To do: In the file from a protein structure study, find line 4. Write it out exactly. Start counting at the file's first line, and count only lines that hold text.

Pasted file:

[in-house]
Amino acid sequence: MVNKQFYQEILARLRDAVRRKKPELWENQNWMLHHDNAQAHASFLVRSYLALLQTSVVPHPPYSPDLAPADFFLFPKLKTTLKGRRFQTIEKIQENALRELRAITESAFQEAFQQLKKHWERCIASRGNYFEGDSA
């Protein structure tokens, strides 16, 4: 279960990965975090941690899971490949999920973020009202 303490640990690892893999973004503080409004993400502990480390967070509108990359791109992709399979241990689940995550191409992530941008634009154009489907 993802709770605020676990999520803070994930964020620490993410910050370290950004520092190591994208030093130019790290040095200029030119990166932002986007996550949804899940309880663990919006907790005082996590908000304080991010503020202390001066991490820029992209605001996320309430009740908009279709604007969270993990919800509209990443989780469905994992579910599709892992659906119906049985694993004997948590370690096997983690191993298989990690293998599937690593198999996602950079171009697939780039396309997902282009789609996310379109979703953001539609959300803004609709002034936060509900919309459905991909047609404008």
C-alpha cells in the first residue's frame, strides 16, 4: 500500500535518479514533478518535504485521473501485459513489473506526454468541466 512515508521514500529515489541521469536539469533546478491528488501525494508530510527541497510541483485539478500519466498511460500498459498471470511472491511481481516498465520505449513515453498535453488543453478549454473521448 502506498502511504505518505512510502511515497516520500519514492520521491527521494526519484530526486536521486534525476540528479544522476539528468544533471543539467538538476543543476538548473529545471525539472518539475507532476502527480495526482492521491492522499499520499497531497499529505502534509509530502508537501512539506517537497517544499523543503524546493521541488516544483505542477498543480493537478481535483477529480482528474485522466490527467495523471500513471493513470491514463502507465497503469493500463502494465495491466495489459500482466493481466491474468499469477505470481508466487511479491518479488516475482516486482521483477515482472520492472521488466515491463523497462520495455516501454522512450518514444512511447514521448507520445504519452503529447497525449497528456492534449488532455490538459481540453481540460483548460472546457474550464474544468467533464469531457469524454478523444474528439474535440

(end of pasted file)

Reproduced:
C-alpha cells in the first residue's frame, strides 16, 4: 500500500535518479514533478518535504485521473501485459513489473506526454468541466 512515508521514500529515489541521469536539469533546478491528488501525494508530510527541497510541483485539478500519466498511460500498459498471470511472491511481481516498465520505449513515453498535453488543453478549454473521448 502506498502511504505518505512510502511515497516520500519514492520521491527521494526519484530526486536521486534525476540528479544522476539528468544533471543539467538538476543543476538548473529545471525539472518539475507532476502527480495526482492521491492522499499520499497531497499529505502534509509530502508537501512539506517537497517544499523543503524546493521541488516544483505542477498543480493537478481535483477529480482528474485522466490527467495523471500513471493513470491514463502507465497503469493500463502494465495491466495489459500482466493481466491474468499469477505470481508466487511479491518479488516475482516486482521483477515482472520492472521488466515491463523497462520495455516501454522512450518514444512511447514521448507520445504519452503529447497525449497528456492534449488532455490538459481540453481540460483548460472546457474550464474544468467533464469531457469524454478523444474528439474535440